Can one 'multi-model' database rule them all?
In open source, we trust community – and as such, we might reasonably trust benchmarking studies that have been driven by community groups, in theory at least.
ArangoDB open source NoSQL performance benchmark series is one such open study.
The native ‘multi-model’ NoSQL database company has even published the necessary scripts required to repeat the benchmark.
The goal of the benchmark is to measure the performance of each database system when there is no cache used.
For the 2018 benchmark, three single-model database systems were compared against ArangoDB: Neo4j for graph; MongoDB for document; and PostgreSQL for relational database.
Additionally, it tested ArangoDB against a multi-model database, OrientDB.
The benchmark used NodeJS 8.9.4. The operating system for the servers was Ubuntu 16.04, including the OS-patch 4.4.0-1049-aws — this includes Meltdown and Spectre V1 patches. Each database had an individual warm-up.
What ArangoDB has been trying to suggest (would ‘spin’ be too cruel?) is how a multi-model database competes to single-model databases in their specialities.
In fundamental queries like Single Read, Single Write and Single Write Sync, ArangoDB says its technology outperformed PostgreSQL.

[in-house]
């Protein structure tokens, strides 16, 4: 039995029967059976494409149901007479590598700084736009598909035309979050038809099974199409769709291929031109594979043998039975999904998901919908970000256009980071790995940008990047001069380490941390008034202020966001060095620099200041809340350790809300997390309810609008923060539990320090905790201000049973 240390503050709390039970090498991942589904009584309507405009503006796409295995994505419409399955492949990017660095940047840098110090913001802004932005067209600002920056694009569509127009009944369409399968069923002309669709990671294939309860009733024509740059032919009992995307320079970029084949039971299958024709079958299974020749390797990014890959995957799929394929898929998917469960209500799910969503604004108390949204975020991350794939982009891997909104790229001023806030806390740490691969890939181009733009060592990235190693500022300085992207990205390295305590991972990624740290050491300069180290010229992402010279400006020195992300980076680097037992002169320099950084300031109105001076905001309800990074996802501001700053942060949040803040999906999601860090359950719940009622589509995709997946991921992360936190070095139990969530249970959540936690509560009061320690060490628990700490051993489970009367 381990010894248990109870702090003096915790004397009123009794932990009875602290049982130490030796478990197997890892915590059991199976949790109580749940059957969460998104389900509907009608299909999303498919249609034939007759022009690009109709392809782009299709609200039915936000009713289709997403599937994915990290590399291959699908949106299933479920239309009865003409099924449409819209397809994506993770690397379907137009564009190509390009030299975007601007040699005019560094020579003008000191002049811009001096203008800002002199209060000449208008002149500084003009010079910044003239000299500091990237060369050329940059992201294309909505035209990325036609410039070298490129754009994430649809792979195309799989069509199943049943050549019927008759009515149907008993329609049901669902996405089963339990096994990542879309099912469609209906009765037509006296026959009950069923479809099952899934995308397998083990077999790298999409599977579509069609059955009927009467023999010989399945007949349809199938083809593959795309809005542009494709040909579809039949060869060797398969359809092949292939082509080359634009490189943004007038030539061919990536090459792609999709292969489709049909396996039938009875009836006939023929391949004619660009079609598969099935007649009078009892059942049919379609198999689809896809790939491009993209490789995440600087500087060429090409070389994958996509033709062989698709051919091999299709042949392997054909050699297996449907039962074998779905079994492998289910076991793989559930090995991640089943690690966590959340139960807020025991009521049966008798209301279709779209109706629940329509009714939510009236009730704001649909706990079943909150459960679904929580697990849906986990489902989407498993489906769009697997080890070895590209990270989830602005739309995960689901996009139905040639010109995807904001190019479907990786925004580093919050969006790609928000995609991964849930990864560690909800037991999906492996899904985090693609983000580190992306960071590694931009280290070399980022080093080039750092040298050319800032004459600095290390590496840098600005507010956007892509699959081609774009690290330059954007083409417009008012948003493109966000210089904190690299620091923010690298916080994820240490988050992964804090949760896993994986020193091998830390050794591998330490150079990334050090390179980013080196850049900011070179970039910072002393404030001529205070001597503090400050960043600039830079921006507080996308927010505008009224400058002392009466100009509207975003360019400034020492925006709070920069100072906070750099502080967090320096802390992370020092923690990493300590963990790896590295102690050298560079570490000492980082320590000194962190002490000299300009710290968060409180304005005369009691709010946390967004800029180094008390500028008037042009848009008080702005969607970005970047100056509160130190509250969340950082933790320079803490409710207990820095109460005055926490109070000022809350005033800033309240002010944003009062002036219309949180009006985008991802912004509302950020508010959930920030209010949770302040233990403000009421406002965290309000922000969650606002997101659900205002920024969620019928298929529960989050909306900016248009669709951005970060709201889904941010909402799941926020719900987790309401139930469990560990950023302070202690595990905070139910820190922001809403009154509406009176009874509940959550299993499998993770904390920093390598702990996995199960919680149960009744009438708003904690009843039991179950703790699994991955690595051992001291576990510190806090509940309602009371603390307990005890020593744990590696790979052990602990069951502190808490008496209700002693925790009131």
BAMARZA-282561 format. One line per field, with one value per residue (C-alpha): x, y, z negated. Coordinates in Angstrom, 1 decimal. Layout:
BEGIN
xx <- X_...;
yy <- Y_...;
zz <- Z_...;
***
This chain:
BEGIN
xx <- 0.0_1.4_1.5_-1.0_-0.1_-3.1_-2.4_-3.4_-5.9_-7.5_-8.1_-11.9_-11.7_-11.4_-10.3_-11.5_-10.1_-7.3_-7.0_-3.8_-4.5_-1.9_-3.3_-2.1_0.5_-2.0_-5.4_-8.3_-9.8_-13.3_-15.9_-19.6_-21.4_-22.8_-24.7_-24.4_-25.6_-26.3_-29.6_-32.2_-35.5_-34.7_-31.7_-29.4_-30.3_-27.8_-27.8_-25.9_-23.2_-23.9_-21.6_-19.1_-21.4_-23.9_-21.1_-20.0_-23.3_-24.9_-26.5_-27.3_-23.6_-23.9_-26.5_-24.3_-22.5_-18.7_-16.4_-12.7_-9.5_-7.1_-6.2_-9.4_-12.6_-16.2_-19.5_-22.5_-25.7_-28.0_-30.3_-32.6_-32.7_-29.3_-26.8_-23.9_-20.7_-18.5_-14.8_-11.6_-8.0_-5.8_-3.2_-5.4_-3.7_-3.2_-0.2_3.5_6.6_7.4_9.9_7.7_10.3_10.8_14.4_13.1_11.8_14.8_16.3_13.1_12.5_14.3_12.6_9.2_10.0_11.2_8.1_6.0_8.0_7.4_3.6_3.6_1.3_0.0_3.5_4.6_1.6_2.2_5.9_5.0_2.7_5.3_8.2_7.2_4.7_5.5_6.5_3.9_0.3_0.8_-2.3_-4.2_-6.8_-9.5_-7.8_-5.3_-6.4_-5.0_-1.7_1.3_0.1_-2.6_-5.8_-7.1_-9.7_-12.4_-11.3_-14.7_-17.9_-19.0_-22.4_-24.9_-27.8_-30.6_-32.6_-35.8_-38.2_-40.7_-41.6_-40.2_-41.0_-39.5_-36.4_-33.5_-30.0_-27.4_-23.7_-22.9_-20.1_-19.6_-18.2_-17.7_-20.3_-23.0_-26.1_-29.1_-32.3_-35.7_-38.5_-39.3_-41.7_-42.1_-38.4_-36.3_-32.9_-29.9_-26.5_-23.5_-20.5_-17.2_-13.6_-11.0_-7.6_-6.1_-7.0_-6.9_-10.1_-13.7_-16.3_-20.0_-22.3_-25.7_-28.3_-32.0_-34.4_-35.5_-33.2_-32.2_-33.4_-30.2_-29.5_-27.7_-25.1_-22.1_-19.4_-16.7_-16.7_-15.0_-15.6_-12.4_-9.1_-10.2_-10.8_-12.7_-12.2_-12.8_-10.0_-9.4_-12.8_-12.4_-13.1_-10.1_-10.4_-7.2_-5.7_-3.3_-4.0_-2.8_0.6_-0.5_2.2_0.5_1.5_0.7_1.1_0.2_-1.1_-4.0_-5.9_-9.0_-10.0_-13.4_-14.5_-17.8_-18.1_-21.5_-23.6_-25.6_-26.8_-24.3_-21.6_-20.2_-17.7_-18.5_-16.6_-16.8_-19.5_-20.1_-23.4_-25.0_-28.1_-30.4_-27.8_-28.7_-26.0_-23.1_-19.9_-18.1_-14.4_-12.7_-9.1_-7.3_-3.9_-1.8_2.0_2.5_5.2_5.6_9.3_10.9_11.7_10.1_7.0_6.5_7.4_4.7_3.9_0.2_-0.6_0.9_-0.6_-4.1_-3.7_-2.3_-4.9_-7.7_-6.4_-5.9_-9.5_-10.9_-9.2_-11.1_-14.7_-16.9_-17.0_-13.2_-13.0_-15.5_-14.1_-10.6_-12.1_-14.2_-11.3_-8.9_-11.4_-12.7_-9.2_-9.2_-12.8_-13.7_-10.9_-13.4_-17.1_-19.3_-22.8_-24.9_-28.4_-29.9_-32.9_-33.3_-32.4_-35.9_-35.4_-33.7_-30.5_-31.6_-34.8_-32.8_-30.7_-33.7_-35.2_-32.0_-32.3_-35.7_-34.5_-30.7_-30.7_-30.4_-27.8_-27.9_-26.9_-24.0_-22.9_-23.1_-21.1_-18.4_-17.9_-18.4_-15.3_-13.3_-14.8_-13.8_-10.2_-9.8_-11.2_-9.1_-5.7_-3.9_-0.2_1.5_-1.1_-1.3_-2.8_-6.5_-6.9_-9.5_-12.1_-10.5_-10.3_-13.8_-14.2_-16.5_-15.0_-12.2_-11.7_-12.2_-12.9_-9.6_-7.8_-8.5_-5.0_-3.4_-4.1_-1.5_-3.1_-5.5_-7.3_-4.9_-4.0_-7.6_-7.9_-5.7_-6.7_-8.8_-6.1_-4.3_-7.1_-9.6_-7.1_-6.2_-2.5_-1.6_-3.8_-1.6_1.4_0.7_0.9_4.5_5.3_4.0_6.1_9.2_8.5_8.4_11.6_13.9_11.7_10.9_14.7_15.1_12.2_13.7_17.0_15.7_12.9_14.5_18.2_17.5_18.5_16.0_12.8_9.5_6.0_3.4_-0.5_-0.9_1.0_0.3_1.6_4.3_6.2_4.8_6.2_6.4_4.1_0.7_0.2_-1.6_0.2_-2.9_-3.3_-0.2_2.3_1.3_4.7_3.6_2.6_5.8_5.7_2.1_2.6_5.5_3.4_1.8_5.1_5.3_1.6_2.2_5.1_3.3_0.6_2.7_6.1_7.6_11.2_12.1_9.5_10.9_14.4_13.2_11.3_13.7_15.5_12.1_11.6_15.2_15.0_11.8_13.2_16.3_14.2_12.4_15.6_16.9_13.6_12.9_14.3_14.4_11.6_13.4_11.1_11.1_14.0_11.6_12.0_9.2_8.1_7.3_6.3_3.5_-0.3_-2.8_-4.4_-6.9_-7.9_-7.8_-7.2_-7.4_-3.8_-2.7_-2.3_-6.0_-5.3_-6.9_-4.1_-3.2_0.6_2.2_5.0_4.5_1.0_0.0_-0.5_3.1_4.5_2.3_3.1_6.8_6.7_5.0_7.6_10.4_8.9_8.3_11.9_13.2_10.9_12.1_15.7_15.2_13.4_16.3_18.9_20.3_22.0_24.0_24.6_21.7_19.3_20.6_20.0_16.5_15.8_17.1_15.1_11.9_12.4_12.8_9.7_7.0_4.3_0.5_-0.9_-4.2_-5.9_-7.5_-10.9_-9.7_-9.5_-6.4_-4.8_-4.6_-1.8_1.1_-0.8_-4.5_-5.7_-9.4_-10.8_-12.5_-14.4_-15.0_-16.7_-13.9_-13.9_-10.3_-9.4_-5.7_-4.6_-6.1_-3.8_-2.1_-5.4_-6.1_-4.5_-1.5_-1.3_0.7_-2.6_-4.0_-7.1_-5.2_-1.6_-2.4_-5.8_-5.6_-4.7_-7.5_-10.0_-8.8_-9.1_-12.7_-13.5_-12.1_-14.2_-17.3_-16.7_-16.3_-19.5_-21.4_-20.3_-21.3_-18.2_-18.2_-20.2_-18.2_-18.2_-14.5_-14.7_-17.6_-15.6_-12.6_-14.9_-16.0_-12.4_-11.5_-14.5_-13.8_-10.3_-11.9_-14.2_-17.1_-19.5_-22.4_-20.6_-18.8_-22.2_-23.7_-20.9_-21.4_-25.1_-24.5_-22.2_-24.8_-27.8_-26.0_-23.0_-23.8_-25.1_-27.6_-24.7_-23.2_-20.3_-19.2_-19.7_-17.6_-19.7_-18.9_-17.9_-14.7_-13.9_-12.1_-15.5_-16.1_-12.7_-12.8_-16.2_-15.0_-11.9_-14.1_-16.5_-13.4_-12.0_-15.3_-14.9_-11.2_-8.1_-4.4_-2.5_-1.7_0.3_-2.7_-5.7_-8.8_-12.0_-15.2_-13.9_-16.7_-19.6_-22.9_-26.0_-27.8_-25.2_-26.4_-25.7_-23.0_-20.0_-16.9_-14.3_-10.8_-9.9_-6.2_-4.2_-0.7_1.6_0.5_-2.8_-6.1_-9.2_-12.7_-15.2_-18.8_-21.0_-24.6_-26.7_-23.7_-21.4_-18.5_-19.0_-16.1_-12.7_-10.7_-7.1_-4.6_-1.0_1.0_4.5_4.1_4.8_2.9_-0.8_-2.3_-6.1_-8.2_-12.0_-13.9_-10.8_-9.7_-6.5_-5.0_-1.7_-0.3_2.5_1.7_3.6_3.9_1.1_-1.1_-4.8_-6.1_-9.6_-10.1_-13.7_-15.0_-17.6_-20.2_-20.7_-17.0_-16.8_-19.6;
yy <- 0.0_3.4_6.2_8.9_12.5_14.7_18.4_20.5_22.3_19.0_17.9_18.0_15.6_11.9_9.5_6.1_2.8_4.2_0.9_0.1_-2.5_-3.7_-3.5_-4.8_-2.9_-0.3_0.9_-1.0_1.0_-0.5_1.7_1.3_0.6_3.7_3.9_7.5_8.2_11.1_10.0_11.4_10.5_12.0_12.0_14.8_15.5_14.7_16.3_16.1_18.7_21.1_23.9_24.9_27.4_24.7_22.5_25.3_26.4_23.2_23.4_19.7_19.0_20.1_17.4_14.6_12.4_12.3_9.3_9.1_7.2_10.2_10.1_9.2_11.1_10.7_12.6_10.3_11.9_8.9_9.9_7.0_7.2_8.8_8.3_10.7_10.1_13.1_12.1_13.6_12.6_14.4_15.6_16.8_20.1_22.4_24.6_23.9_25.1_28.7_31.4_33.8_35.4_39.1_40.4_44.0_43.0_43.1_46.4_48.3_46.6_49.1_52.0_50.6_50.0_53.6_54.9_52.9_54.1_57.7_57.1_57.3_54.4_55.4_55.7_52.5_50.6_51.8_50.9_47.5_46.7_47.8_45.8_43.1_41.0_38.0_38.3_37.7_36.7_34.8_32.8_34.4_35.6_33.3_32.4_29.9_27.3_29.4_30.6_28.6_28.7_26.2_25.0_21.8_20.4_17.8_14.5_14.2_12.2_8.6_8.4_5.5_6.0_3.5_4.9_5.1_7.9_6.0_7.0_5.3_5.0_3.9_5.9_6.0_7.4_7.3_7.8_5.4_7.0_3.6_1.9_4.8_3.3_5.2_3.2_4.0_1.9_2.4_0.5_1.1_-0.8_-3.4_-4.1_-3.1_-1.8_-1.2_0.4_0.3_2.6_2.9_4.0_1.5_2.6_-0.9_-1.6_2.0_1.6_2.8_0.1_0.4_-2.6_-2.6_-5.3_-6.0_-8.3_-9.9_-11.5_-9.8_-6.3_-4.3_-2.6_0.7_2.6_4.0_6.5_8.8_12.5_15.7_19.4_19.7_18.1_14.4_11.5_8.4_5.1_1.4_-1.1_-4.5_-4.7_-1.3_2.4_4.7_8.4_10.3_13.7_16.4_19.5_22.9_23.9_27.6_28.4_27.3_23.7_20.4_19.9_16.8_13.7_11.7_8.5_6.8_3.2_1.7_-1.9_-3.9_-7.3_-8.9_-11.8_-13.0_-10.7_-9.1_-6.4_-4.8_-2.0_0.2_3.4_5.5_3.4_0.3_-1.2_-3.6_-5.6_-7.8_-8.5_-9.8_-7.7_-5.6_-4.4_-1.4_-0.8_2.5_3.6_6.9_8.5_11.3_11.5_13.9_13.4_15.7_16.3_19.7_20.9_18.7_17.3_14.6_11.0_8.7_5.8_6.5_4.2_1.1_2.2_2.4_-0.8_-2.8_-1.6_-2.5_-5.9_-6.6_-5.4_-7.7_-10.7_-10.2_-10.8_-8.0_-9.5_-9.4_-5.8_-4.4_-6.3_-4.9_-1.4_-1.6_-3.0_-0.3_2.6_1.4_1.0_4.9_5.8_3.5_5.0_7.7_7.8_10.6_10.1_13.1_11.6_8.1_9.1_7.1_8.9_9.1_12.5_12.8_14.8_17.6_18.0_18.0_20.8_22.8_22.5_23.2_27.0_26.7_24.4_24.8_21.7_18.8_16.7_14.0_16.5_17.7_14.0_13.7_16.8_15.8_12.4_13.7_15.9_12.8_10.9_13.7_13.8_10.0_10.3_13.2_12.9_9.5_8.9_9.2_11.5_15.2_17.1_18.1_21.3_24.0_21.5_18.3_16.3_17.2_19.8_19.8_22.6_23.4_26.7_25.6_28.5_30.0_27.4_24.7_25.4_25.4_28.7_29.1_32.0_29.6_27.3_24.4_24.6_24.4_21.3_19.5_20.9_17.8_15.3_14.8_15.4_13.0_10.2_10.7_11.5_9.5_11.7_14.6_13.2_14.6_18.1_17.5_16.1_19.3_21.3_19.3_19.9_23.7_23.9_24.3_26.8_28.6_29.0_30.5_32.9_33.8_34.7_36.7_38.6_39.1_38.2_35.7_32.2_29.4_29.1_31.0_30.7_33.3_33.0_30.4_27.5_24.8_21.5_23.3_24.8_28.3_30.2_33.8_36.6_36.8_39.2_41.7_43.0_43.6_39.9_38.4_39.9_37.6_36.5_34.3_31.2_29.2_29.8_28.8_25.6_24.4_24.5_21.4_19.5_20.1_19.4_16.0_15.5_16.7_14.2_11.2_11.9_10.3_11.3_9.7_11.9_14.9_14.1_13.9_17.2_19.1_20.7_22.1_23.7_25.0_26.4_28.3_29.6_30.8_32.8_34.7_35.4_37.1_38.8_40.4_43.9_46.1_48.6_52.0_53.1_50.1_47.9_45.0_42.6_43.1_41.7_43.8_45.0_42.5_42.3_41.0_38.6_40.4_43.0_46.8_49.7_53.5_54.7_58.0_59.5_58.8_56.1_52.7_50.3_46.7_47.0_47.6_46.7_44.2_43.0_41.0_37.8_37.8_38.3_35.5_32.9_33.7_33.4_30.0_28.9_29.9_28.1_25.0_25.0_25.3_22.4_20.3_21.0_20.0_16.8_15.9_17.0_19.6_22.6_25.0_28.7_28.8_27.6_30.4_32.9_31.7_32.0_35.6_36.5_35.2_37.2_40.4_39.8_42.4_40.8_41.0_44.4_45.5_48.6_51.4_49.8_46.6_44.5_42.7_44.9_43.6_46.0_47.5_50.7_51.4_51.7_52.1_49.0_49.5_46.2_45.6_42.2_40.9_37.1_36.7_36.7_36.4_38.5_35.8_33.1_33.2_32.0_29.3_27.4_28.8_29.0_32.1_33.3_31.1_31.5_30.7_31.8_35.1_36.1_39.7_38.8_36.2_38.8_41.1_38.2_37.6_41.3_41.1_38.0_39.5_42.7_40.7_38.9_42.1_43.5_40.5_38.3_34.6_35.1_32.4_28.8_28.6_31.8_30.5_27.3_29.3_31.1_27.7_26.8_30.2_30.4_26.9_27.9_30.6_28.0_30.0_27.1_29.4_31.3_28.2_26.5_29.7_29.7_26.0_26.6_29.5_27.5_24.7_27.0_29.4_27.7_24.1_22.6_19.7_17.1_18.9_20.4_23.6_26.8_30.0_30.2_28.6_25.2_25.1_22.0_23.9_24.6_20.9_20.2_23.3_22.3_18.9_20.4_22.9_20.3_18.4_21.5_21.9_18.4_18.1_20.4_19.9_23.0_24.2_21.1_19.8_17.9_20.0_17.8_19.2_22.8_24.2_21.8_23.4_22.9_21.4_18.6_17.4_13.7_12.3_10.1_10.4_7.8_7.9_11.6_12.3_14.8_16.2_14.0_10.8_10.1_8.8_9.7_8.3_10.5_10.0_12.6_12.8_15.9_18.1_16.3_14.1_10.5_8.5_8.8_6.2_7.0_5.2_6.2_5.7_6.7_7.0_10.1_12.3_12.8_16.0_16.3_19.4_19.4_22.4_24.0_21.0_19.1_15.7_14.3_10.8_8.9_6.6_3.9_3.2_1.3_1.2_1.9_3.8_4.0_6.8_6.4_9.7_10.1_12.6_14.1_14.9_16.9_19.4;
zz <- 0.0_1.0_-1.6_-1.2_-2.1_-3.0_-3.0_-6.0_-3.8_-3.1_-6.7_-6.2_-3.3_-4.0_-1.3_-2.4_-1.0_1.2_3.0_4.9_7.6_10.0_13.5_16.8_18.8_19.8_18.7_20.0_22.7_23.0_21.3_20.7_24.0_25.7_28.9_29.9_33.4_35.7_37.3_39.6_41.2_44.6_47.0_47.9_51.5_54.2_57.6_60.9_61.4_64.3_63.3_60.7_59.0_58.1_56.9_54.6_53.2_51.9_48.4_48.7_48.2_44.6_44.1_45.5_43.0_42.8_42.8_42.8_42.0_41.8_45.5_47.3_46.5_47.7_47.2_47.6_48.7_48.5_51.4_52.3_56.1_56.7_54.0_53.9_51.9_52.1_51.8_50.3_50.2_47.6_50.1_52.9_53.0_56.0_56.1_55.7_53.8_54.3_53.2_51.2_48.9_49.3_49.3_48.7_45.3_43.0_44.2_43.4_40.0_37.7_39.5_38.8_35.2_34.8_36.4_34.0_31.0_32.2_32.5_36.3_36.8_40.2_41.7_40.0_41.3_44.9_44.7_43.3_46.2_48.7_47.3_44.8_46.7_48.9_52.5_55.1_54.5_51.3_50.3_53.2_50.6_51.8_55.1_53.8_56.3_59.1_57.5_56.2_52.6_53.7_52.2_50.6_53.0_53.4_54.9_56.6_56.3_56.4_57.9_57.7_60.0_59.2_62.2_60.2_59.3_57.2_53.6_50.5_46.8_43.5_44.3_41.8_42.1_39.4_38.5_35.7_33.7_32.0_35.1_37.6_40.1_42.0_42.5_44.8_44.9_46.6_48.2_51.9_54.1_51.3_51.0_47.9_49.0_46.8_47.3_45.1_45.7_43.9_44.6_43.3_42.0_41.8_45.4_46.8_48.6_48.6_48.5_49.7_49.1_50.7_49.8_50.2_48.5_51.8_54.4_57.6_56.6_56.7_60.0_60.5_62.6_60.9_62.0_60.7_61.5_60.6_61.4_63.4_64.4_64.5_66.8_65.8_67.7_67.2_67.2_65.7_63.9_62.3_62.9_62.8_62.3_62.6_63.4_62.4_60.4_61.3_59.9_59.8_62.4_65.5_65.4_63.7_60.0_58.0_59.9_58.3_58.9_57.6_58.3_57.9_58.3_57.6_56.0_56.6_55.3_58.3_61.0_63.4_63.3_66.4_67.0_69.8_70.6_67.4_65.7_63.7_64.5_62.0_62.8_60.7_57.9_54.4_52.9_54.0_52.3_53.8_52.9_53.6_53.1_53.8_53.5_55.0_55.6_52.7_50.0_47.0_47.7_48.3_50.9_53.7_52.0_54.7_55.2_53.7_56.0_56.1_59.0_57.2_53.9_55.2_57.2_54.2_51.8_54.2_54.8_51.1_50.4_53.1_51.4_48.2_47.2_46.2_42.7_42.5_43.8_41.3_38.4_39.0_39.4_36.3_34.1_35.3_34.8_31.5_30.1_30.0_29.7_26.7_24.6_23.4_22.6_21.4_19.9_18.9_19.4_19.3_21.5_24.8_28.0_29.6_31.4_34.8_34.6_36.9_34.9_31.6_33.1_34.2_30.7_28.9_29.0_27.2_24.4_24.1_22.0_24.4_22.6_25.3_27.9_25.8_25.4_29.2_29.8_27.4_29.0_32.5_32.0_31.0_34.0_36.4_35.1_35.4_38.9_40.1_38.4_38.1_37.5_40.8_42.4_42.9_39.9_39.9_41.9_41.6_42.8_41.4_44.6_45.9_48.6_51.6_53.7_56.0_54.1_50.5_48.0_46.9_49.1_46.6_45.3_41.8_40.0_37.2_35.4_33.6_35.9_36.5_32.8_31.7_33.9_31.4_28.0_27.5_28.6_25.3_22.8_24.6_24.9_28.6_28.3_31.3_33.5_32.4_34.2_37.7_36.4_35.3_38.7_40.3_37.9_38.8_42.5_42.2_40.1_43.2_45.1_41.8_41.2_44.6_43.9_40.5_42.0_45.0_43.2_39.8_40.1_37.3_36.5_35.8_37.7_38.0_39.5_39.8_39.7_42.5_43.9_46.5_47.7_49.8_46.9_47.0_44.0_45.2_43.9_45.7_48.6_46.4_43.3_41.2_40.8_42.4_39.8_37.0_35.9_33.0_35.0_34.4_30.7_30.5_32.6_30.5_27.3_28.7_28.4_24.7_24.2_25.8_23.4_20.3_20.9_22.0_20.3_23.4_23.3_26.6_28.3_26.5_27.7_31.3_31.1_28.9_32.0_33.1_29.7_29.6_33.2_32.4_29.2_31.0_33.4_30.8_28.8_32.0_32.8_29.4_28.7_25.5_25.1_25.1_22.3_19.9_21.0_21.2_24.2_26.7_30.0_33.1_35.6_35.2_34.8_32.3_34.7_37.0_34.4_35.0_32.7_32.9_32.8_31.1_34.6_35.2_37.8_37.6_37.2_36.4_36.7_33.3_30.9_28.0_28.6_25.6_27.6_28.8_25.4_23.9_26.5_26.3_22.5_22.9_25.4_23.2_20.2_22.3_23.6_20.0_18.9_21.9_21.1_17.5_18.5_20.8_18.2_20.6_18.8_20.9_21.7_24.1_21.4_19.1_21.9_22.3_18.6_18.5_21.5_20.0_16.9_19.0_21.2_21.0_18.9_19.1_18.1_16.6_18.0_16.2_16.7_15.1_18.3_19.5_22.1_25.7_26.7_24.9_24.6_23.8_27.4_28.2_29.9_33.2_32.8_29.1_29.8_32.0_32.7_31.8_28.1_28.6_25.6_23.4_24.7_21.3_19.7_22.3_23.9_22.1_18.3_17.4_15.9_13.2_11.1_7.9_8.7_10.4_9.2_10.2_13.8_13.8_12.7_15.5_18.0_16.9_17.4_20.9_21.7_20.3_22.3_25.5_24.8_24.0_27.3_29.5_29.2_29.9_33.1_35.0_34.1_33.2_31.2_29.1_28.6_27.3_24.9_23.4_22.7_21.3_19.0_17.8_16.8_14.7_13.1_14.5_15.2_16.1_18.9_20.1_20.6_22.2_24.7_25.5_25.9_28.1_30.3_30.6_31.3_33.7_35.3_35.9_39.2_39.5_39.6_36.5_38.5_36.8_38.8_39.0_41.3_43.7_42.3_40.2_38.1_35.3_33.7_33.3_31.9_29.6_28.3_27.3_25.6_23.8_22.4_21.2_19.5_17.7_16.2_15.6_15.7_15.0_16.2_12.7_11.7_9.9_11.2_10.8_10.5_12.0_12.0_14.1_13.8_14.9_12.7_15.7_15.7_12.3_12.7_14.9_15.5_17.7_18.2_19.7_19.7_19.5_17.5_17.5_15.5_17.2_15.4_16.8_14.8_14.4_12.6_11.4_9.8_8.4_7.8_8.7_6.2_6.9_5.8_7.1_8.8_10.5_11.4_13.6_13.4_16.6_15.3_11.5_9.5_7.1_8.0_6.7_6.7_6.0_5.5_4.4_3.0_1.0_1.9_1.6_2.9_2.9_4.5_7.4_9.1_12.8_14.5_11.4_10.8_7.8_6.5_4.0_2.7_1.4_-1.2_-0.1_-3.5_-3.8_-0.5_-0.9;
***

Claudius Weinberger, CEO of ArangoDB, said: “One of our main objectives, when conducting the benchmark, is to demonstrate that a native multi-model database can compete with single-model databases on their home turf. To get more developers to buy-in to the multi-model approach, ArangoDB needs to continually evolve and innovate.”
The company lists a series of similarly “positive” (its term, not ours) performance stats in areas including document aggregation, computing statistics about age distribution and benchmark results that profile data, shortest path and memory usage.
Need for debate
We’ve been talking about multi-model databases for perhaps half a decade now and the promise is an end to the ‘polyglot persistence’ scenario where an IT team has to use a variety of databases for different data model requirements and so end up with multiple storage and operational requirements — and then the additional task of integrating that stack and ensure fault tolerance controls are applied across the spectrum. Multi-model does indeed provide a means of alleviating those concerns… but we need to hear some balancing arguments put forward from the single model cognoscenti in order for us to judge more broadly for all use cases.